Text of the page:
Suppose that the thought-life of an age or a Nation has diverged from the march of Humanity, and its philosophers cannot agree among themselves which is the path back towards the line of true progress. One says, "This is the way;" and another says, "No, it is that;" and a third obstinately wants to persevere in the road he is going along. But if one of them catches sight of the old religion of Israël, if he finds himself saying, "Now I understand the nature of the Law which the old Psalmists loved; now I know for what the martyrs of Israël gave up their lives, and what gave them courage," that man is troubled with no more doubts. He argues no more. He lets other men go on in their own road, quite certain that he is on the right track at last, and that those who are turning their backs on that beacon are going away from true Progress.
Perhaps the difficulty of distinguishing true progress from false is never so great as in what relates to mental cultivation, to refinement, to Education. It is here that the admission of Jews or other persons of Asiatic origin into European schools becomes most valuable as a test. If I had to select a school for a Christian girl, the first question I should ask would be, not how many pupils passed the Higher Examinations (for no Examination is any security against flashy and unreal modes of thinking); I should ask, first, whether the Jewesses who attend the school improve or deteriorate by being there; whether they are found to be, on the whole, a good or a bad influence. Every country and every school gets, as some French writer has said, the Jews which it deserves. A school or a country where Jews are found to be a deteriorating influence is one where public opinion is judging of progress by a false standard.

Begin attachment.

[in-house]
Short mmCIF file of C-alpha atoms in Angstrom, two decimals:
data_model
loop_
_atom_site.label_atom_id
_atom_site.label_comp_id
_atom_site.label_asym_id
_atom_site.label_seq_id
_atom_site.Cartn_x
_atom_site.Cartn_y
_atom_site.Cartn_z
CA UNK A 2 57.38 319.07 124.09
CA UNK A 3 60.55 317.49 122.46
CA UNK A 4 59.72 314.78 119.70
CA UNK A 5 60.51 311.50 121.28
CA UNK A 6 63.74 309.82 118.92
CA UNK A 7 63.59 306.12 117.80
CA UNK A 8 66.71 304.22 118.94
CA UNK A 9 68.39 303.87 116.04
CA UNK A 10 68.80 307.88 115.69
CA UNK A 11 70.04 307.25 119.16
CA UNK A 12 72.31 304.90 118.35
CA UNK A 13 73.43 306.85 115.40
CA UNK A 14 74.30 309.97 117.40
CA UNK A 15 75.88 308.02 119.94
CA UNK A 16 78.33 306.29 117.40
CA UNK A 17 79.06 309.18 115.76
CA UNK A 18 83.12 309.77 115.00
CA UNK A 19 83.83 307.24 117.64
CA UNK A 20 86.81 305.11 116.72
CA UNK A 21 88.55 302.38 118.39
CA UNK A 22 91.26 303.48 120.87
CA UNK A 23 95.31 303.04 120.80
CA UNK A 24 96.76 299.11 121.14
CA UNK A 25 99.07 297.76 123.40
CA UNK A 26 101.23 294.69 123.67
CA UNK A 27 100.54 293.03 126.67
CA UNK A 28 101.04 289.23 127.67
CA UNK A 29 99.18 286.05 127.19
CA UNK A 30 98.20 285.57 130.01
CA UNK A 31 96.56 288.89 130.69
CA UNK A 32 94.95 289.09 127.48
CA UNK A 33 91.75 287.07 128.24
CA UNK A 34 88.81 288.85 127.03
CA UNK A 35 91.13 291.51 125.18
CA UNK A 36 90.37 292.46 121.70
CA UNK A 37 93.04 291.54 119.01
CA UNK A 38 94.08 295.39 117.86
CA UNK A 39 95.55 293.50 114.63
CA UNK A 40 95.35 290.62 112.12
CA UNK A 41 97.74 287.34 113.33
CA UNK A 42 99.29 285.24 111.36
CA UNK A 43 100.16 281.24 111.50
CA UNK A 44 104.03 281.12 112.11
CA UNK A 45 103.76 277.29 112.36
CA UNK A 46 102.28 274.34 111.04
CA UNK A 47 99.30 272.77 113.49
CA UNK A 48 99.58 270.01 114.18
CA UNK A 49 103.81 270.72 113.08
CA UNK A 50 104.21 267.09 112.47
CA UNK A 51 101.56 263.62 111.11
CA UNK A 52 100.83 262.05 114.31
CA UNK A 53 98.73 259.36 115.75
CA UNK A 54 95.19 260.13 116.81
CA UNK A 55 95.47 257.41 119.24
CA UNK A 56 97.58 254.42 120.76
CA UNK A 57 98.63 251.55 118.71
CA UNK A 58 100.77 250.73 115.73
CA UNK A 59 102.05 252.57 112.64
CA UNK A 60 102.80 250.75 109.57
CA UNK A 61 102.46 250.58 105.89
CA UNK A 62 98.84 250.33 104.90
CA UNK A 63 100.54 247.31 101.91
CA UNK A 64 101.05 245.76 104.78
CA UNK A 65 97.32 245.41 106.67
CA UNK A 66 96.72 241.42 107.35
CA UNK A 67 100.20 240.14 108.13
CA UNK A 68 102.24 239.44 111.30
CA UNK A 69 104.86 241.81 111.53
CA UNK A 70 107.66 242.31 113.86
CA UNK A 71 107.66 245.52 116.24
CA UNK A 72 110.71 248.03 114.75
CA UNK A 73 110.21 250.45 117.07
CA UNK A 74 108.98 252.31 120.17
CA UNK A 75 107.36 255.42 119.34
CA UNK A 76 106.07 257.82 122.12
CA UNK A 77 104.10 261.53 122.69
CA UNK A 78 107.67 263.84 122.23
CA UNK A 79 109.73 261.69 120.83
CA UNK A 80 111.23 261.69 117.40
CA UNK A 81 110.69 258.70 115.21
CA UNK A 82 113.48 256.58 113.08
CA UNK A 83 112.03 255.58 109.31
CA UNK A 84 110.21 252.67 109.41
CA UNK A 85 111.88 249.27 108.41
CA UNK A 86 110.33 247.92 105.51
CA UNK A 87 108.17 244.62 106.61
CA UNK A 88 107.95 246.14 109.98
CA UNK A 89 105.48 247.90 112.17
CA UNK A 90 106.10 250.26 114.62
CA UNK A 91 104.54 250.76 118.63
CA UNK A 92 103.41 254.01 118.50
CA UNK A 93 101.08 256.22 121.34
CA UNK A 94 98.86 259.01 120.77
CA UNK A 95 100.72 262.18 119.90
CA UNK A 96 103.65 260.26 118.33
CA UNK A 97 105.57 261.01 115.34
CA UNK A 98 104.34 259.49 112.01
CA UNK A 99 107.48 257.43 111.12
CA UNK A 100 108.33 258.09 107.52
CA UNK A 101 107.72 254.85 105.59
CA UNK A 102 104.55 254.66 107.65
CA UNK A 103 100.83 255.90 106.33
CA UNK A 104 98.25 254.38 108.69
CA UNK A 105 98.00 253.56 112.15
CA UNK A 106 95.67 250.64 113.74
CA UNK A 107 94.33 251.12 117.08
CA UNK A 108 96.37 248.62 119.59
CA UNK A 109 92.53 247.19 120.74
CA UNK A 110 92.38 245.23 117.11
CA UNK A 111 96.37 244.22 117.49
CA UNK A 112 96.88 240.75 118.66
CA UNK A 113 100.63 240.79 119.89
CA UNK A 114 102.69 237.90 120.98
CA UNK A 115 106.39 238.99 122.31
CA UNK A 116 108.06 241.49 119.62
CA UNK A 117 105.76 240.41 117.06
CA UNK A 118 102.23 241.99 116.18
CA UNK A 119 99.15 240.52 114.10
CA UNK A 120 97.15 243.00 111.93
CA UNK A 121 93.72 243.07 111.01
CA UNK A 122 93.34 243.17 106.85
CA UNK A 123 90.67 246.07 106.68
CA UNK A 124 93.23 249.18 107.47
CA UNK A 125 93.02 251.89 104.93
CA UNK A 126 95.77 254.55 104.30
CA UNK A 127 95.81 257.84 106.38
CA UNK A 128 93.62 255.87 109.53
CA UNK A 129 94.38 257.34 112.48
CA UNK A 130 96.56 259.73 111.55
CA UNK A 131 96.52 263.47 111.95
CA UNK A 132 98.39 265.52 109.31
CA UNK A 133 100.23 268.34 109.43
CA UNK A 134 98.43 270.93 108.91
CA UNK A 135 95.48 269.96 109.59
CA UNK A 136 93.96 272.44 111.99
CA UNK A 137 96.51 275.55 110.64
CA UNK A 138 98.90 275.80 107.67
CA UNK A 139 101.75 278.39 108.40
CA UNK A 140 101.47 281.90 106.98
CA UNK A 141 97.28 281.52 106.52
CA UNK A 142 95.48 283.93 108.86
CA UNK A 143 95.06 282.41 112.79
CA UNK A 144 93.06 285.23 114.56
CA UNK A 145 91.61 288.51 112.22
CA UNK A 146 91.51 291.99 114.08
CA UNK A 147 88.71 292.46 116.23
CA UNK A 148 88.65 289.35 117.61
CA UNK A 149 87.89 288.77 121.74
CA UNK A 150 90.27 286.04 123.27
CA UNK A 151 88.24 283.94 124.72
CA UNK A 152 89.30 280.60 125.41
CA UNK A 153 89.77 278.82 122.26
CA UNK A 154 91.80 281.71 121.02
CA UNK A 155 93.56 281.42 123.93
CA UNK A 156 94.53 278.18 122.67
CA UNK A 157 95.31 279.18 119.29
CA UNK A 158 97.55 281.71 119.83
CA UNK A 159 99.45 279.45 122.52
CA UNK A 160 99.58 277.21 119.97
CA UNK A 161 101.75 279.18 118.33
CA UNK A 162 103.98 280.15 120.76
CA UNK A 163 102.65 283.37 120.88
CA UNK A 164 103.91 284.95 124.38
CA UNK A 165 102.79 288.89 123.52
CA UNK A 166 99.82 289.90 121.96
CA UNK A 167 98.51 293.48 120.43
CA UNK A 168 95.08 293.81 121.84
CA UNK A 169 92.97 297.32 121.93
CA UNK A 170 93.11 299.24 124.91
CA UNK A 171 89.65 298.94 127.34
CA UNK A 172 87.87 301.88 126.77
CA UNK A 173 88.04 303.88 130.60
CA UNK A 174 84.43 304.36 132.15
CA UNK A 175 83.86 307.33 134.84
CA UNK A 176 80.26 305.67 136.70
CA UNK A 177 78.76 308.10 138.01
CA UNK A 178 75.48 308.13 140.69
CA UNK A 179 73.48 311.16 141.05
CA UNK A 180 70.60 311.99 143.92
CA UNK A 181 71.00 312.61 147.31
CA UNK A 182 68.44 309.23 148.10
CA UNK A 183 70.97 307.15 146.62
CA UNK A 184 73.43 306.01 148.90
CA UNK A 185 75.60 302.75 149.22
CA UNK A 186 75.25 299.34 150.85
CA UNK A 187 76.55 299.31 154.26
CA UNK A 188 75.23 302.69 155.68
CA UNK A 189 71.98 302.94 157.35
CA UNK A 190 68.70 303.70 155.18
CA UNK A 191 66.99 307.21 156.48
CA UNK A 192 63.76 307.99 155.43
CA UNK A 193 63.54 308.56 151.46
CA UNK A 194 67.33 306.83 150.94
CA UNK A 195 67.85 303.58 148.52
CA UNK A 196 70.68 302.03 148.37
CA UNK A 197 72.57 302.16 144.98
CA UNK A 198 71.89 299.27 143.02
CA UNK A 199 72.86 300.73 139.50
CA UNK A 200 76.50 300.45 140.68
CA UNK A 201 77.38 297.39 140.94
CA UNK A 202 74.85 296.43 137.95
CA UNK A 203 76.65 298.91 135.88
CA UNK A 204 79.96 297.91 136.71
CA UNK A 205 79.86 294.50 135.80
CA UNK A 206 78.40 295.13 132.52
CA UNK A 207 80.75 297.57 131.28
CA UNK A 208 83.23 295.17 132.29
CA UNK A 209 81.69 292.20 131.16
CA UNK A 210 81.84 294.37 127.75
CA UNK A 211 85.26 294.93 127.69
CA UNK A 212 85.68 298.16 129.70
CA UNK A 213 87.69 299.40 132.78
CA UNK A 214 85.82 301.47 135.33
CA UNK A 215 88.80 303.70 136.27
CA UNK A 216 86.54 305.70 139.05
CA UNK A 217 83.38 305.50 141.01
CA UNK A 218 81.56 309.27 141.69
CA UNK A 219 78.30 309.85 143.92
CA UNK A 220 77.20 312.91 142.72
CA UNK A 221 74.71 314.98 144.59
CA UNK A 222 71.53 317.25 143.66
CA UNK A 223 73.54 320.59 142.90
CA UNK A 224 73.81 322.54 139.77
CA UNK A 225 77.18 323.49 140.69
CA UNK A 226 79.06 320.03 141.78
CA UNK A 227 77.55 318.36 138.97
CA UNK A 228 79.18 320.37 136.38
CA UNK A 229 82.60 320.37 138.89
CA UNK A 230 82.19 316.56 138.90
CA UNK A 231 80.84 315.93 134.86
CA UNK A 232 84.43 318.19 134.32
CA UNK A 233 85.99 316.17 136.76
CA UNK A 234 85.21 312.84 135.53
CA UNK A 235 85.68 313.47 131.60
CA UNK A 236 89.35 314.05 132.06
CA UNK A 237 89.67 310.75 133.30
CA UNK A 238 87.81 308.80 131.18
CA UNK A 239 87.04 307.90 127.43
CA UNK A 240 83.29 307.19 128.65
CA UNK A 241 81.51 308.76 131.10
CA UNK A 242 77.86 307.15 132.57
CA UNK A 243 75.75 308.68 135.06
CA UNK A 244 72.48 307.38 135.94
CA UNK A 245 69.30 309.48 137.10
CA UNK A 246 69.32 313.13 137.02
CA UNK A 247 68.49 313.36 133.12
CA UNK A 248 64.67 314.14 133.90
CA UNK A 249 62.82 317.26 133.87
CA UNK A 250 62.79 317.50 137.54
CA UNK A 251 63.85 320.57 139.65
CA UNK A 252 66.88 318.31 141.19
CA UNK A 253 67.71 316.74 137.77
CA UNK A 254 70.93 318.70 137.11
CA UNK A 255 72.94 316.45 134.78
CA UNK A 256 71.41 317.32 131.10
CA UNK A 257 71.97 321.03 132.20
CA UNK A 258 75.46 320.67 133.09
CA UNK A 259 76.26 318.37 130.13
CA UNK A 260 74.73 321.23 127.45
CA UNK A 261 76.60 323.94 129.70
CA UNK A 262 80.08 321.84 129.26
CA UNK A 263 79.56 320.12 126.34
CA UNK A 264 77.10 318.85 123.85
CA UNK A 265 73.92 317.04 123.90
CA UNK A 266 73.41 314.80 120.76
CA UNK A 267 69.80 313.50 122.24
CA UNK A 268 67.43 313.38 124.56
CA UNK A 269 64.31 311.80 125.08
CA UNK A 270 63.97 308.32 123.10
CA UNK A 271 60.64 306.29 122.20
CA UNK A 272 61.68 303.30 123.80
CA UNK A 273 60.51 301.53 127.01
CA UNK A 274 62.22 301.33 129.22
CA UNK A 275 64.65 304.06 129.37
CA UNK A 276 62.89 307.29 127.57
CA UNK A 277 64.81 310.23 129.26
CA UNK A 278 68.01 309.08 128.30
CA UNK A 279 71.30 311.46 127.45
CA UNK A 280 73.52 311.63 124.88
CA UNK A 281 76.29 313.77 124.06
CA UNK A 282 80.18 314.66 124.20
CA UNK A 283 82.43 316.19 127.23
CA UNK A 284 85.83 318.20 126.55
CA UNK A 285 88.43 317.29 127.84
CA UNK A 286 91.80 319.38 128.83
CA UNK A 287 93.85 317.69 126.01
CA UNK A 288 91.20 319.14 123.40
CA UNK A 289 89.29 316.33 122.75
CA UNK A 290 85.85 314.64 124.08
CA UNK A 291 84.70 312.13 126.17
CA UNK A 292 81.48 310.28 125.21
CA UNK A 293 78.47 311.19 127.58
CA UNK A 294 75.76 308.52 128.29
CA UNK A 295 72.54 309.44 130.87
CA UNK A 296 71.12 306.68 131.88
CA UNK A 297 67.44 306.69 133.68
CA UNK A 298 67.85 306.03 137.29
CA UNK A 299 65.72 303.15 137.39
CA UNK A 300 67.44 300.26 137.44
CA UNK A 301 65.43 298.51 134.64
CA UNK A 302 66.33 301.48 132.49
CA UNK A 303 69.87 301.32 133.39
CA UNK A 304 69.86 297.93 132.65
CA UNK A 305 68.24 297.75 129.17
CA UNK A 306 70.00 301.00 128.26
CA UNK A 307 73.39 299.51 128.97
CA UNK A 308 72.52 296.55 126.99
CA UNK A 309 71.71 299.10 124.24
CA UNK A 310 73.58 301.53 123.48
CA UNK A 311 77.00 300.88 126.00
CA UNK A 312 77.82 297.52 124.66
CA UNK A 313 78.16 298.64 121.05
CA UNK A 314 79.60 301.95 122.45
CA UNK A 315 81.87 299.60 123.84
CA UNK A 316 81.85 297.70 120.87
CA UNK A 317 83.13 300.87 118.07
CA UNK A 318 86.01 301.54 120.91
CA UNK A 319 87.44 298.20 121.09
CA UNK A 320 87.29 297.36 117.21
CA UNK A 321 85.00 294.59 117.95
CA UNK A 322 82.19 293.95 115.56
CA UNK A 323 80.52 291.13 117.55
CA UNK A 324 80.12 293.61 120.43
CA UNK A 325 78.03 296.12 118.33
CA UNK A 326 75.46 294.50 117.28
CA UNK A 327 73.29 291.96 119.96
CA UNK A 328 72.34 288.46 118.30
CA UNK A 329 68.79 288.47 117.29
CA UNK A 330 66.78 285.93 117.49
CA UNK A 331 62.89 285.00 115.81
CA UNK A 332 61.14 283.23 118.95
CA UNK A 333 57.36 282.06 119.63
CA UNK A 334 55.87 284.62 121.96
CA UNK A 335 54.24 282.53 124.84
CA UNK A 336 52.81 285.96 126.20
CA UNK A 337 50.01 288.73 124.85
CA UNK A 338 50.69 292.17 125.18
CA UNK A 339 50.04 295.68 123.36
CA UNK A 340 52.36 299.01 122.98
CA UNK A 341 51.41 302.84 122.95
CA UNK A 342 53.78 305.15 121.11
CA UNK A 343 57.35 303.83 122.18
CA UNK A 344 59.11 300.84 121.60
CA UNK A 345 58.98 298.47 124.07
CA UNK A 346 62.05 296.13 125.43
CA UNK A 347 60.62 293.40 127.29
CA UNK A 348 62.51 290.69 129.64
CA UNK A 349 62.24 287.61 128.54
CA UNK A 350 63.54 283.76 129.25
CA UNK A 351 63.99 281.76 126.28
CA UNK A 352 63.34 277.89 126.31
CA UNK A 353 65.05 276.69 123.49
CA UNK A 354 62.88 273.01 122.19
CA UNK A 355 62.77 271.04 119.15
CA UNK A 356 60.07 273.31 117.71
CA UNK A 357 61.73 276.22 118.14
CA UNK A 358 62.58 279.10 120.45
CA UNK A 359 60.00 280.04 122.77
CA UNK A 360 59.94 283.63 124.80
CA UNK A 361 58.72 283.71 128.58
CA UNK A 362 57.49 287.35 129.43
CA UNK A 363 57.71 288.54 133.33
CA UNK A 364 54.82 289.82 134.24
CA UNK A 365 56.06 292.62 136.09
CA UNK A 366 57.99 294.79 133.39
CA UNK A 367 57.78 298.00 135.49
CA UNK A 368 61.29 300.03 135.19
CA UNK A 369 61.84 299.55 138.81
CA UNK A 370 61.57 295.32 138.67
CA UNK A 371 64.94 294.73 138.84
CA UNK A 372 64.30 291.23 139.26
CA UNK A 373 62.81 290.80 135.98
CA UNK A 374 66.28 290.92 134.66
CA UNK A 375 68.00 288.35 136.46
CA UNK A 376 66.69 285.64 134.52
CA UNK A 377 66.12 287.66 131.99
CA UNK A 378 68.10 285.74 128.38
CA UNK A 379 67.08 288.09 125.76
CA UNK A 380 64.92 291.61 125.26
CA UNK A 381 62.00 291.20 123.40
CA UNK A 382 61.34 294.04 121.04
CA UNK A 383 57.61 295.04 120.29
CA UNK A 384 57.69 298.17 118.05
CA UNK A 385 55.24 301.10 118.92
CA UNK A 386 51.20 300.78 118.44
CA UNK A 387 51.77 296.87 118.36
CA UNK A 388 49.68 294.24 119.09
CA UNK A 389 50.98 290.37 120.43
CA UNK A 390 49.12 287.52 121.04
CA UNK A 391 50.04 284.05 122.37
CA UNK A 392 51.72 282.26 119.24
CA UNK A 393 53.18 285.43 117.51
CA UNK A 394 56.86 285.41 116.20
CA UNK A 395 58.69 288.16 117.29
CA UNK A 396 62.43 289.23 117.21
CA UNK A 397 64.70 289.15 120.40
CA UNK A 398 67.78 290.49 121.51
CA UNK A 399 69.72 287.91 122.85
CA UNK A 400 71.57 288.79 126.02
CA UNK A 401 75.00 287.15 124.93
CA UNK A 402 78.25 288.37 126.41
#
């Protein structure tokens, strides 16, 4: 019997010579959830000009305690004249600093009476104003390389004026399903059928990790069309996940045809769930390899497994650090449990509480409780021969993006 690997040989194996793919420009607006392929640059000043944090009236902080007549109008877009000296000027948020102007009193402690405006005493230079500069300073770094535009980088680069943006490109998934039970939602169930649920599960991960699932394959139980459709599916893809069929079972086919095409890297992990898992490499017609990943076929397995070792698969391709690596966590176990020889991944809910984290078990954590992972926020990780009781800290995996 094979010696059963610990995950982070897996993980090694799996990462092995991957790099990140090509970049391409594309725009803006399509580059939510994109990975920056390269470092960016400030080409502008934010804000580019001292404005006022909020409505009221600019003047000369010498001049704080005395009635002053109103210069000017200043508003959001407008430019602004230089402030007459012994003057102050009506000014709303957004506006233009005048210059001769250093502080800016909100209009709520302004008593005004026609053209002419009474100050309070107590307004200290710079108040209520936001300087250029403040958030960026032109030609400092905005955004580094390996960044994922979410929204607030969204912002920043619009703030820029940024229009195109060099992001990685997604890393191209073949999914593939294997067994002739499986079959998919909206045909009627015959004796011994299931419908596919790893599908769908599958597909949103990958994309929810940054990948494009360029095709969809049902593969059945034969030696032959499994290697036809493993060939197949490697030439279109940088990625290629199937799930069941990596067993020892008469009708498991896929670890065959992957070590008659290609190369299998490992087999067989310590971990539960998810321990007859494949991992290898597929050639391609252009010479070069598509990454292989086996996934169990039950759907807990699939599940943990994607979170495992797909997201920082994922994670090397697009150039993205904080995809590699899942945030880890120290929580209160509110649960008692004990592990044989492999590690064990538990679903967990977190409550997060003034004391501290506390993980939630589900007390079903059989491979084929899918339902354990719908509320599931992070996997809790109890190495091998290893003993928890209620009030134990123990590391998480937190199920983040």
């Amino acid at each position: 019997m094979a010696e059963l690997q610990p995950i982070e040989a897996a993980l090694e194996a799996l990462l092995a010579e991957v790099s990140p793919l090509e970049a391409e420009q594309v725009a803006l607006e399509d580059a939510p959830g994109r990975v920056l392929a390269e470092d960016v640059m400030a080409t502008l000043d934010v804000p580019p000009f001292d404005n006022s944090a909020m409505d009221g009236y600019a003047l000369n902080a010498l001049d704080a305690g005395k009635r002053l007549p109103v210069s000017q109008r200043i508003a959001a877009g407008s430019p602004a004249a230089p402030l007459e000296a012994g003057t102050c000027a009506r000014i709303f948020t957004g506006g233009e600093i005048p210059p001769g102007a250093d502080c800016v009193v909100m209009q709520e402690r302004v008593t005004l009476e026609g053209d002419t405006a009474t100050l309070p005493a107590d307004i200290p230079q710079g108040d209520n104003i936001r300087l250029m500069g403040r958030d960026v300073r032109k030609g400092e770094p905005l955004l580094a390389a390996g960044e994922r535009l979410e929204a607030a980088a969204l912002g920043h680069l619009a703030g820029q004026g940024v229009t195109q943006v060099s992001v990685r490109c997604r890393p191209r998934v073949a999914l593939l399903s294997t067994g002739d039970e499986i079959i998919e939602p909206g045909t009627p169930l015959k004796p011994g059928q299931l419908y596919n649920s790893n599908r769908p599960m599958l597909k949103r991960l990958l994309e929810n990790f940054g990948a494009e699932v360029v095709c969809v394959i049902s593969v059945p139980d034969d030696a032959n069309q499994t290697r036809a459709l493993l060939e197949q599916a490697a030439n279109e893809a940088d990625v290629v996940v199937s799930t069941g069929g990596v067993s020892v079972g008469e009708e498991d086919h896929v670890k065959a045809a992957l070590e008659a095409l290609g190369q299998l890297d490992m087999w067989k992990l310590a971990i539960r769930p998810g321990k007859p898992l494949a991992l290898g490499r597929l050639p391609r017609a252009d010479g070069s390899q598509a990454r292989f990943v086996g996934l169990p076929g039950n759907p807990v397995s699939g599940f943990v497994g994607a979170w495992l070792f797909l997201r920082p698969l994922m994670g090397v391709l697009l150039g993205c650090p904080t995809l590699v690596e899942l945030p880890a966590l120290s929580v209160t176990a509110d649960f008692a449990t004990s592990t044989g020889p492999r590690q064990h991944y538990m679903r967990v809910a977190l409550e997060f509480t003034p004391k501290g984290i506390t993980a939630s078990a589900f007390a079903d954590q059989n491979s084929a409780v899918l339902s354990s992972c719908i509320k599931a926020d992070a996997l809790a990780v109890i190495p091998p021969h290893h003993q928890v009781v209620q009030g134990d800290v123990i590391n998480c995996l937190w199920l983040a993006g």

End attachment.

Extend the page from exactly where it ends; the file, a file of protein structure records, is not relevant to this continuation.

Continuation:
So it is on a larger scale. A Nation may seem to be rushing onward in a line which is supposed to be that of culture; but if it turns out that the Asiatics who take part in that culture drift out of sight of their own religion, if they lose their perception of the meaning of their own past, they are leaving the line of true progress; and whoever is sharing the same kind of education is leaving it along with them. Whatever culture produces that effect on Asiatics is deadening and stupefying for all parties; it may look like improvement, but it partakes of the nature of white paint over corruption. It will end by leading all parties towards impiety and vulgarity—the Asiatics first, of course; but ultimately everybody else as well. But if Asiatics can throw themselves heartily into the culture of a country without losing hold of their own religions, we may be sure that that culture is founded on something approximately like the true laws of human development. If the result of successive changes in an Educational code is that Asiatics can make excursions into the Science, the Literature, the Philosophy of their age, and come easily back, with fresh energy and fresh clearness, to the work of advancing their own religion, then the rest of us may feel assured that we are not being led far wrong; for whatever movement brought about that result must have been a movement towards the line of true Progress.
- Given as a lecture at the Jewish Working-Men's Club, London.